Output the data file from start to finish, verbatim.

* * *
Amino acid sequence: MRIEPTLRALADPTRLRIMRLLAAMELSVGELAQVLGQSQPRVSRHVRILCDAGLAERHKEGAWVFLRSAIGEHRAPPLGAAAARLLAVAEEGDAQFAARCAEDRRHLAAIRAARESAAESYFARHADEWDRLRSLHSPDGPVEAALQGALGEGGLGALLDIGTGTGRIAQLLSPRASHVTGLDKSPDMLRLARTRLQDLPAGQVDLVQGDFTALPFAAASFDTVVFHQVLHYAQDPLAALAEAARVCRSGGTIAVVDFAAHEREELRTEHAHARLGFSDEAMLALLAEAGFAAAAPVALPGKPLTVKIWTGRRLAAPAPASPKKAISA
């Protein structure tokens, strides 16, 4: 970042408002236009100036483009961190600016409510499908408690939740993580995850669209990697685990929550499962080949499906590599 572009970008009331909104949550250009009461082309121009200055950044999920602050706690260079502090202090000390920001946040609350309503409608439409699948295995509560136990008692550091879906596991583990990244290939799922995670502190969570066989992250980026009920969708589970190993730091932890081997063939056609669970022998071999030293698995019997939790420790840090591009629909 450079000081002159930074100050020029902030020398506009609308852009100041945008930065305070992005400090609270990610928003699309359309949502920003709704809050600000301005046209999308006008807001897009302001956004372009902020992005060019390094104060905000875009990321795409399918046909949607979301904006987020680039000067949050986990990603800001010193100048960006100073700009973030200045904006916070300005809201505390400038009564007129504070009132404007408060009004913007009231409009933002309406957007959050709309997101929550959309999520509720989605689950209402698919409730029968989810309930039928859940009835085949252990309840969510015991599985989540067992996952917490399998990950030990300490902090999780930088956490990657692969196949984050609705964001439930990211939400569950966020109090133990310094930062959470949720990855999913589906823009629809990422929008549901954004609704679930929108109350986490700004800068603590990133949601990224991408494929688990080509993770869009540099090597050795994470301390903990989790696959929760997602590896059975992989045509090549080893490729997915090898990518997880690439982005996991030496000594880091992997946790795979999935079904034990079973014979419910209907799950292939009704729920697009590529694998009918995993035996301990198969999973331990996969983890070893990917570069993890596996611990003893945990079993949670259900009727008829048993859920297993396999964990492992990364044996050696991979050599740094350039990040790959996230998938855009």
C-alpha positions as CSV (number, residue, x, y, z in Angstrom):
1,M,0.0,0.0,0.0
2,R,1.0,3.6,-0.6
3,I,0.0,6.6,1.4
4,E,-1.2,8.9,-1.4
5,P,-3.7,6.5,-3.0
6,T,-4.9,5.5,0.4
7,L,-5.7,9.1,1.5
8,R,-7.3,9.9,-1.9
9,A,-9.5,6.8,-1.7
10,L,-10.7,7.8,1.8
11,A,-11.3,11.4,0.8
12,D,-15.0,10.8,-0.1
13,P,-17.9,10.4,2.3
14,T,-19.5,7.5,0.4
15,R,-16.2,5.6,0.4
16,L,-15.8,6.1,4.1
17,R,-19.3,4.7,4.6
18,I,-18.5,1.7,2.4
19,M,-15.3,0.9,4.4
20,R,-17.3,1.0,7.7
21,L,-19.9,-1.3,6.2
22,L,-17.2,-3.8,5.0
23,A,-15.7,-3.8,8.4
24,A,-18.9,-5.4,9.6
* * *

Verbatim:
Amino acid sequence: MRIEPTLRALADPTRLRIMRLLAAMELSVGELAQVLGQSQPRVSRHVRILCDAGLAERHKEGAWVFLRSAIGEHRAPPLGAAAARLLAVAEEGDAQFAARCAEDRRHLAAIRAARESAAESYFARHADEWDRLRSLHSPDGPVEAALQGALGEGGLGALLDIGTGTGRIAQLLSPRASHVTGLDKSPDMLRLARTRLQDLPAGQVDLVQGDFTALPFAAASFDTVVFHQVLHYAQDPLAALAEAARVCRSGGTIAVVDFAAHEREELRTEHAHARLGFSDEAMLALLAEAGFAAAAPVALPGKPLTVKIWTGRRLAAPAPASPKKAISA
């Protein structure tokens, strides 16, 4: 970042408002236009100036483009961190600016409510499908408690939740993580995850669209990697685990929550499962080949499906590599 572009970008009331909104949550250009009461082309121009200055950044999920602050706690260079502090202090000390920001946040609350309503409608439409699948295995509560136990008692550091879906596991583990990244290939799922995670502190969570066989992250980026009920969708589970190993730091932890081997063939056609669970022998071999030293698995019997939790420790840090591009629909 450079000081002159930074100050020029902030020398506009609308852009100041945008930065305070992005400090609270990610928003699309359309949502920003709704809050600000301005046209999308006008807001897009302001956004372009902020992005060019390094104060905000875009990321795409399918046909949607979301904006987020680039000067949050986990990603800001010193100048960006100073700009973030200045904006916070300005809201505390400038009564007129504070009132404007408060009004913007009231409009933002309406957007959050709309997101929550959309999520509720989605689950209402698919409730029968989810309930039928859940009835085949252990309840969510015991599985989540067992996952917490399998990950030990300490902090999780930088956490990657692969196949984050609705964001439930990211939400569950966020109090133990310094930062959470949720990855999913589906823009629809990422929008549901954004609704679930929108109350986490700004800068603590990133949601990224991408494929688990080509993770869009540099090597050795994470301390903990989790696959929760997602590896059975992989045509090549080893490729997915090898990518997880690439982005996991030496000594880091992997946790795979999935079904034990079973014979419910209907799950292939009704729920697009590529694998009918995993035996301990198969999973331990996969983890070893990917570069993890596996611990003893945990079993949670259900009727008829048993859920297993396999964990492992990364044996050696991979050599740094350039990040790959996230998938855009």
C-alpha positions as CSV (number, residue, x, y, z in Angstrom):
1,M,0.0,0.0,0.0
2,R,1.0,3.6,-0.6
3,I,0.0,6.6,1.4
4,E,-1.2,8.9,-1.4
5,P,-3.7,6.5,-3.0
6,T,-4.9,5.5,0.4
7,L,-5.7,9.1,1.5
8,R,-7.3,9.9,-1.9
9,A,-9.5,6.8,-1.7
10,L,-10.7,7.8,1.8
11,A,-11.3,11.4,0.8
12,D,-15.0,10.8,-0.1
13,P,-17.9,10.4,2.3
14,T,-19.5,7.5,0.4
15,R,-16.2,5.6,0.4
16,L,-15.8,6.1,4.1
17,R,-19.3,4.7,4.6
18,I,-18.5,1.7,2.4
19,M,-15.3,0.9,4.4
20,R,-17.3,1.0,7.7
21,L,-19.9,-1.3,6.2
22,L,-17.2,-3.8,5.0
23,A,-15.7,-3.8,8.4
24,A,-18.9,-5.4,9.6